Marines Winding Down Weapon Systems Officer Position, F/A-18Ds To Fly With Pilot Only

The long-established Weapon Systems Officer position is in the twilight of its existence within the Marine Corps tactical jet community. 

Exercise Jaded Thunder: VMFA(AW)-224
Navy Media Content Services—Public Domain

In our exclusive report on the integration of single-seat F/A-18C models into traditionally two-seat F/A-18D 'all-weather' Marine strike-fighter squadrons, and vice-versa, The War Zone has learned that the Marines are in the process of winding-down the Weapon Systems Officer (WSO) position entirely. Once existing WSOs filter out of the Hornet community, the remaining missionized (not trainers) F/A-18Ds will be operated by just a pilot. 

Captain Christopher Harrison, a Communications Strategy Officer for Marine Corps' headquarters in the Pentagon, replied to The War Zone's follow-up question regarding the fate of Hornet WSOs as such:

"The Marine Corps is no longer accessing WSOs. However, all WSOs currently in service and training will be utilized in F/A-18Ds until the platform is deactivated or there are no more WSOs in the fleet, whichever comes first. Further, we do not expect the Marine Corps to man F/A-18Ds with two pilots (i.e. a pilot replacing the WSOs spot) once we reach a point where there are no longer WSOs in the Fleet. A pilot can fly and execute all missions in an F/A-18D without a WSO in the backseat (i.e. keeping the seat empty). Having a WSO simply adds increase proficiency in certain mission skills, such as FAC(A) [Foward Air Control-Airborne]."

USMC

VMFA(AW)-224 'Bengals' Hornet seen during overseas operations.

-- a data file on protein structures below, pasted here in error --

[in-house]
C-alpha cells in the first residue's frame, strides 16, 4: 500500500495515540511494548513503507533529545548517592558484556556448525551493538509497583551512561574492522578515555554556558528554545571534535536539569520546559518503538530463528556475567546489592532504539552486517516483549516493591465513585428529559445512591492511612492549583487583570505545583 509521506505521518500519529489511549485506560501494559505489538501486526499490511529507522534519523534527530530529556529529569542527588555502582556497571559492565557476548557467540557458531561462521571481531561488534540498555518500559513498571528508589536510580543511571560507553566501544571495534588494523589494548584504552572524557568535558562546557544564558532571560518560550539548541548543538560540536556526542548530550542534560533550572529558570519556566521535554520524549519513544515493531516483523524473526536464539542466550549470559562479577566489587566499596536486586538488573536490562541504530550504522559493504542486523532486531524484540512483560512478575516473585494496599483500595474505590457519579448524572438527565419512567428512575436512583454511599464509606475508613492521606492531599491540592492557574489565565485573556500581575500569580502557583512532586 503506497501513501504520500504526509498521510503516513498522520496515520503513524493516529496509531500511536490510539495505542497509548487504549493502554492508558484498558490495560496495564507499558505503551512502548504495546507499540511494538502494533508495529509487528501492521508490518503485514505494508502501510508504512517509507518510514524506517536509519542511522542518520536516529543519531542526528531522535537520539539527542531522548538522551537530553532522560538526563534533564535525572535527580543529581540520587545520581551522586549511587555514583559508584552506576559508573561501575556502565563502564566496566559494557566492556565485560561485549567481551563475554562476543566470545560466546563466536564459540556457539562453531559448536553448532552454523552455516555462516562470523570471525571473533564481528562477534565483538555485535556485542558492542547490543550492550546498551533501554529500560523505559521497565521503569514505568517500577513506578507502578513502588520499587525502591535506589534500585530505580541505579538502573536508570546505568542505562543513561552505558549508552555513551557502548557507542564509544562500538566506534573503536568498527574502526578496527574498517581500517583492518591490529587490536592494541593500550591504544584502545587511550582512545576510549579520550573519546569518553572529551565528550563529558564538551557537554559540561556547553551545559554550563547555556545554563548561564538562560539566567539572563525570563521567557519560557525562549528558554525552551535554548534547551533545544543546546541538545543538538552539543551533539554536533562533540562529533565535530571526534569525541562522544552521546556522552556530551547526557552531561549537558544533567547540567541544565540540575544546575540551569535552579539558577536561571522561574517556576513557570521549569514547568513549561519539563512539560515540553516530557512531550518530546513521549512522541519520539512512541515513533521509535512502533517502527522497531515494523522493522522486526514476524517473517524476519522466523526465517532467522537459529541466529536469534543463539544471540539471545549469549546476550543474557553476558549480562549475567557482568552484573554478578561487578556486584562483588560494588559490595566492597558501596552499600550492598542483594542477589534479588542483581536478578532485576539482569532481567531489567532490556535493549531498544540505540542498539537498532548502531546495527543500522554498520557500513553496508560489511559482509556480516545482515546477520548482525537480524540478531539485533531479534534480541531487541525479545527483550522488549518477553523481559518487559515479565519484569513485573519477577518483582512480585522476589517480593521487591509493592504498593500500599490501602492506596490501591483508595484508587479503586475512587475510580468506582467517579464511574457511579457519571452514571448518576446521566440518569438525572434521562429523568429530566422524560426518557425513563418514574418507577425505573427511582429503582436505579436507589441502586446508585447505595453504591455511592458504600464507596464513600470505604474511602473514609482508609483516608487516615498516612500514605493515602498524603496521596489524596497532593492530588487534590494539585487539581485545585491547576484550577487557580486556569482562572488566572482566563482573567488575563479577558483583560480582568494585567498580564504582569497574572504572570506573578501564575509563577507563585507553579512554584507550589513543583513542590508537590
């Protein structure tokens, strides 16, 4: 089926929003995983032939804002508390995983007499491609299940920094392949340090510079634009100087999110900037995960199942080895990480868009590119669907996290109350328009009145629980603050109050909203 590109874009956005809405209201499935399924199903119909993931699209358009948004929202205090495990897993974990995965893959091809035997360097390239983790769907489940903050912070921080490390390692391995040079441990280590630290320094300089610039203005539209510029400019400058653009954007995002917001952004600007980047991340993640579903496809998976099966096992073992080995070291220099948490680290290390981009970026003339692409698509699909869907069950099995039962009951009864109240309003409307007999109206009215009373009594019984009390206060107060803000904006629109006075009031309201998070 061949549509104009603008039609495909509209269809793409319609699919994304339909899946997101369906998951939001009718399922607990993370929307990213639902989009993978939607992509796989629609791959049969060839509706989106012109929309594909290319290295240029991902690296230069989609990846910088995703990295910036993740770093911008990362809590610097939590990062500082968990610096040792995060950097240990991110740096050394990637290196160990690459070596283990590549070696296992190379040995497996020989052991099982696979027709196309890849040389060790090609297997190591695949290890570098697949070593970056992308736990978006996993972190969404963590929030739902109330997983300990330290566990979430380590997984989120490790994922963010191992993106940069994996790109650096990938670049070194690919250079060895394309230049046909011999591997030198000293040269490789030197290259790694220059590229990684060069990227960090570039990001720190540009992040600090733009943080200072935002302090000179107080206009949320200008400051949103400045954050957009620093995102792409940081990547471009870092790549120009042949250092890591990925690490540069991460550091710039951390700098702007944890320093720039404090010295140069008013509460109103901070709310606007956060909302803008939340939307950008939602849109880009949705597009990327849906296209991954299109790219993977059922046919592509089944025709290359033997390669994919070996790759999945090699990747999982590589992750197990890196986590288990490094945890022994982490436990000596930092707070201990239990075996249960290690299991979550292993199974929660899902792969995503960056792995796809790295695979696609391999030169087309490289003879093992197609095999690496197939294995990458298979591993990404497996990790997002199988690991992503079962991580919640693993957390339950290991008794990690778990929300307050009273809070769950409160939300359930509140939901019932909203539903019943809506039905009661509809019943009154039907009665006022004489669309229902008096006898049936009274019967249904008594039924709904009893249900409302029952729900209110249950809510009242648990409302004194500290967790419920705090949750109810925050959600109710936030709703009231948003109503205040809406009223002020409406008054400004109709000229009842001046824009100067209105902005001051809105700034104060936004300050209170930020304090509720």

The writing was on the wall for the WSO job in the USMC's tactical aircraft community ever since the service decided to move to an all F-35B and F-35C fighter force. But a series of factors, including the Navy largely retiring its Legacy Hornet fleet in favor of buying new Super Hornets and the USMC not prioritizing retiring the Hornet or the Harrier as new F-35s are delivered, seems to have impacted the timeline of the WSO's demise and the unique identity of the Marine all-weather strike fighter squadrons they work for. 

Once the last WSO leaves the fleet, it will mark the end of a long heritage of Marine fighter and attack aircraft that leveraged the two-crew concept of operations for the service's most challenging tactical air missions. This includes decades of operations of F-4 Phantoms with Radar Intercept Officers and A-6 Intruders with Bombardier Navigators onboard. 

Just earlier this year, the Marines also said goodbye to their only other multi-crew tactical jet that was in service, the EA-6B Prowler. That aircraft has no direct replacement within the USMC. 

The Legacy Hornet still has at least a decade of service left in it with the USMC. 84 of the jets are going to be updated with powerful Active Electronically Scanned Array (AESA) radars, along with other smaller upgrades, that will give them a whole new level of capability as they venture into the twilight of their flying careers. 

Ed Darack via Getty Images

Still, it's bittersweet to see the end of the Marine all-weather tactical jet squadron and the two-person crew concept that gave those units enhanced abilities over their single-seat counterparts. At least if any of the fully missionized F/A-18Ds are still floating around in units that will primarily fly the single-seat C model, another pilot could jump in the back if a bit more situational awareness is needed for certain missions. But that isn't the same as having a specialist WSO onboard who has focused their entire fast-jet career on mastering all the tactical tasks aside from flying. 

The WSO position will still be going strong in the U.S. Navy for decades to come as its F/A-18Fs make up a substantial portion of the fleet and there is no end in sight for the USAF's WSOs which man a more diverse set of platforms.

Contact the author: Tyler@thedrive.com